I always wonder what these pole-vaulting trout make of the experience. I imagine a conversation with their fellow troutlings: "Beware of the dreaded Elk-Hair Caddis--unless you want to be drafted into the Aquatic Astronaut Corps!"

In fairness, I'm sure my friend would be quick to point out that, while he holds clear title to all the speed, height, and distance records, he has watched me make feeble attempts to enter a few fish into the competition.

As to the question of what constitutes "caught," no one will begrudge you counting chubs as you see fit. My own fishing records typically follow this formulation: 4 gorgeous wild browns, a couple of stocker rainbows, and a bunch of chucking fubs. :)

In the end, it really doesn't matter how you tally the fish you catch and release; eventually we all realize that it is they who capture us.
Troutnut
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Troutnut on Sep 20, 2006September 20th, 2006, 8:18 am EDT
In the end, it really doesn't matter how you tally the fish you catch and release; eventually we all realize that it is they who capture us.


Well put!

If we're going to add trout to the aerial mix, I'd like to nominate my dad. On our last float on the Brule this summer, he shot three consecutive brookies through the air -- two right into the side of the canoe. He had broken his 5-weight a few nights before, and we don't have many fly rods, so he was fishing a small wet fly for brookies with a 30-year-old fiberglass 7-weight. So the first one was understandable. But after three in a row I was laughing hard enough to scare fish.
Jason Neuswanger, Ph.D.
Troutnut and salmonid ecologist
GONZO
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"Bear Swamp," PA

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GONZO on Sep 20, 2006September 20th, 2006, 3:29 pm EDT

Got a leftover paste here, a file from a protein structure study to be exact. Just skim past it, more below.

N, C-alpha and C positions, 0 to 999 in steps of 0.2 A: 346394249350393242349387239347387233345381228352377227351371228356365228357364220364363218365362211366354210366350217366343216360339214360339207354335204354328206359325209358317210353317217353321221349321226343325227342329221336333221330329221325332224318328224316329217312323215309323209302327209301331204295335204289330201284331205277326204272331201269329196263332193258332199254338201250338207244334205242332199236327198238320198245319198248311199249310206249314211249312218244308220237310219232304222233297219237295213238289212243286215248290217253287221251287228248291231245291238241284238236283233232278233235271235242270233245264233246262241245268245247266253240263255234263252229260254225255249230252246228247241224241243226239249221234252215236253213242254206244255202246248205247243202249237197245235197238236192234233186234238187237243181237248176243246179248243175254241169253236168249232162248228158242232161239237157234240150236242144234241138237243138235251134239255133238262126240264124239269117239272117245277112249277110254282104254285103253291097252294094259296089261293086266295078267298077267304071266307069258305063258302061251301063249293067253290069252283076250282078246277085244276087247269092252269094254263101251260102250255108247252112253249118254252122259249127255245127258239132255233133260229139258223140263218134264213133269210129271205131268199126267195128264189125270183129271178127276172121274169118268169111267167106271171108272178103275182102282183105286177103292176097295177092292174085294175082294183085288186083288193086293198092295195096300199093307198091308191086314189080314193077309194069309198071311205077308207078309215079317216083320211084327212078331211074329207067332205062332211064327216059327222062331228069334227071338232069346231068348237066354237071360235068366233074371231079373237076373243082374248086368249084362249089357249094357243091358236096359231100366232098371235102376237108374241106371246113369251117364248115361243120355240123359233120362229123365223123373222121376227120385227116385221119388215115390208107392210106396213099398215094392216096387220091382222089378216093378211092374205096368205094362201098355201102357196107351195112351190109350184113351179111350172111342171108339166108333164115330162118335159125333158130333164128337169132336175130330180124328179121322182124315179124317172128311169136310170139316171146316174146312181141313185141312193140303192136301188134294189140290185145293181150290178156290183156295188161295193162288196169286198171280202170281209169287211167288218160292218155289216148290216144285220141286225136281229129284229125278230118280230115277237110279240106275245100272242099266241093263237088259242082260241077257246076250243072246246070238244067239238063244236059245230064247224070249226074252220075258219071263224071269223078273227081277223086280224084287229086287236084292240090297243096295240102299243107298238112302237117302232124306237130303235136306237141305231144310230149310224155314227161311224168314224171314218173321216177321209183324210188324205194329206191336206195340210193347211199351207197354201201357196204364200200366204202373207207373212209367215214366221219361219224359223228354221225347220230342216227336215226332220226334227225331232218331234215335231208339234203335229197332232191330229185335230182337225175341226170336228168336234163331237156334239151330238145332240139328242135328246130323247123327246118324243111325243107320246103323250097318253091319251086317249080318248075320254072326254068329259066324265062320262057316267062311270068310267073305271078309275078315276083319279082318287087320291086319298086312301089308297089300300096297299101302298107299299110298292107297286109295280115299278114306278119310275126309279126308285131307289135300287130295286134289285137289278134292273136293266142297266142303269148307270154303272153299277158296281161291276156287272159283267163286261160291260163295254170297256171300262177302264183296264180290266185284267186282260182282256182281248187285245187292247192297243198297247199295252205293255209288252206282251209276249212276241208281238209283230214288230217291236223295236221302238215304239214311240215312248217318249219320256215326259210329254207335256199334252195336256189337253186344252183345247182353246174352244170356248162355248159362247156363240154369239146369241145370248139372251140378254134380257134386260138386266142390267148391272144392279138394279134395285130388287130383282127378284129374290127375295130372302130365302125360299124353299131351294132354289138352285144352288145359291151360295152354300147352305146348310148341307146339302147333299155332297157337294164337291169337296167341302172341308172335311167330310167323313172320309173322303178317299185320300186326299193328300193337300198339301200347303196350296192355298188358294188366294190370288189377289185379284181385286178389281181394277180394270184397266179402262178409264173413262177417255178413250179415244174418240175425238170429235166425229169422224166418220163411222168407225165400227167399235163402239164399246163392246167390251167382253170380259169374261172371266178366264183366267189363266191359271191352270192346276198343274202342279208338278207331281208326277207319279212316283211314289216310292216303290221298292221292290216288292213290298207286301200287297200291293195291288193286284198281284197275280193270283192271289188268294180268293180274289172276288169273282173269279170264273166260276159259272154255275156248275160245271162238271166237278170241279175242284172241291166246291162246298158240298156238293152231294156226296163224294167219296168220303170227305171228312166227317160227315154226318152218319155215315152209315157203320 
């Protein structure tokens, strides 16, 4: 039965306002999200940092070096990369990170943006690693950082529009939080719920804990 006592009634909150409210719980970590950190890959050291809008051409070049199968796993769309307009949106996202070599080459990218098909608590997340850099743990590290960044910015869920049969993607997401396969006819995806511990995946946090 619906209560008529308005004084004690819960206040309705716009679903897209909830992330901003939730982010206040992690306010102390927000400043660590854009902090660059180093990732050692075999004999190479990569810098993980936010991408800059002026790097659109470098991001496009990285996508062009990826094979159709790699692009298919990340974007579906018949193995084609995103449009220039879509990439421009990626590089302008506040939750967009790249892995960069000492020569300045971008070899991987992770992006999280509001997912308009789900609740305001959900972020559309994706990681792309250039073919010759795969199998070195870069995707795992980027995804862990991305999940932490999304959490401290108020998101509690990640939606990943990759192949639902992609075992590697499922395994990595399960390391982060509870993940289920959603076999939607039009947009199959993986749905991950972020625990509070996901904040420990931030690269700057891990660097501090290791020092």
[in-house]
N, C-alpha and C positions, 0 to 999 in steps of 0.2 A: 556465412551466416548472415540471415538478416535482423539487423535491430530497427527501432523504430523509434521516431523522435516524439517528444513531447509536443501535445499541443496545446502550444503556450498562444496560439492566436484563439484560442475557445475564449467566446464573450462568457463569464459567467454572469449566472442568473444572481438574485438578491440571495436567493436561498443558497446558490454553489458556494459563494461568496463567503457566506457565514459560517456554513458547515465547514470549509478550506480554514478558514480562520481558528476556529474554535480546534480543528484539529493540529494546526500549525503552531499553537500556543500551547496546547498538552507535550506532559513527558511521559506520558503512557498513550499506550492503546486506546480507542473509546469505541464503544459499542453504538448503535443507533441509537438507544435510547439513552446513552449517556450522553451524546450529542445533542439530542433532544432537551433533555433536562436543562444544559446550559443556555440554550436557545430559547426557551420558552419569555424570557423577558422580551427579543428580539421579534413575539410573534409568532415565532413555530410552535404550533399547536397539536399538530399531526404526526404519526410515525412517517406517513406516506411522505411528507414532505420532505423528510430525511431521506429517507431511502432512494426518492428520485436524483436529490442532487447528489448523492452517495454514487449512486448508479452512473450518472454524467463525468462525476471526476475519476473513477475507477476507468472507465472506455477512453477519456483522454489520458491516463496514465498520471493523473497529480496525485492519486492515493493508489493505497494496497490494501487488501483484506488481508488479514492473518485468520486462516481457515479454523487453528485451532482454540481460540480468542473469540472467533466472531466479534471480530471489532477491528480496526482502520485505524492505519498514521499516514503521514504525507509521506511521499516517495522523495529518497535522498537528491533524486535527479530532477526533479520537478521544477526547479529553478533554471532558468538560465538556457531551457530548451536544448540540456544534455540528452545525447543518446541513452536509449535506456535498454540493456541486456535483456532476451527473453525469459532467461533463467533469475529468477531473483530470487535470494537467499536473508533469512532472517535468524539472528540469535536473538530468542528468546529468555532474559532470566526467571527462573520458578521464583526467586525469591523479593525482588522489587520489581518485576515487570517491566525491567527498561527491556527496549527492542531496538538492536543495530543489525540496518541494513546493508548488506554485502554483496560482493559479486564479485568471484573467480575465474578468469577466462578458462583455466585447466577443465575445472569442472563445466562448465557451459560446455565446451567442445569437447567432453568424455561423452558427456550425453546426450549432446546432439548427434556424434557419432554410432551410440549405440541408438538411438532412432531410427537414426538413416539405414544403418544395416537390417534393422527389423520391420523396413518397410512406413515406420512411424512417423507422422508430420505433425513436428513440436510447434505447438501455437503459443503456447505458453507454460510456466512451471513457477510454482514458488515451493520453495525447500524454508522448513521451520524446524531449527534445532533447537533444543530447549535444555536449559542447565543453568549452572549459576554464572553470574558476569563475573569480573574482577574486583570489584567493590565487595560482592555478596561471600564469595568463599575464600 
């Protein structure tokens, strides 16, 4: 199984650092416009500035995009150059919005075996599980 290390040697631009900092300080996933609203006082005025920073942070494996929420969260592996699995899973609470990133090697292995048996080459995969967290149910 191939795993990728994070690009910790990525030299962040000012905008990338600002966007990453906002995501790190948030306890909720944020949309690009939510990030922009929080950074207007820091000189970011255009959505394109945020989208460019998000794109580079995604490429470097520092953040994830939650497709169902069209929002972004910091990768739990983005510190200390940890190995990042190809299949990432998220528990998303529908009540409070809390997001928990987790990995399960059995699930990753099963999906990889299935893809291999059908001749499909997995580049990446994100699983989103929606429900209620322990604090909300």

Jason--

My sincere condolences to your Dad on breaking his 5-weight. I know how painful that can be. And his performance certainly warrants at least an Honorable Mention in the category. I'm afraid it will have to be entered with an asterisk, however, because using a 7-weight to aerialize brookies is like using a corked bat! Tell him he'll have to work on launching a seven-incher with a 6 1/2' 3-weight before he's in serious contention for my friend's title. :o
Massflyfish
Southborough, MA

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Massflyfish on Sep 22, 2006September 22nd, 2006, 9:28 am EDT
On a trip some years ago, a few of us introduced a bass fisherman to flyfishing for trout. We were catching small brookies in a stream that was no wider than 15 feet. The "Bass Fisherman" managed to:

1) Set the hook
2) Reel it in
3) Release the fish

in one motion. We couldn't get bass hookset out of his system.

He did eventually learn, but it took some practice to change his ways. He now blames us for missing a large bass when he "forgets" to set the hook in a ferocious way while bass fishing.
GONZO
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"Bear Swamp," PA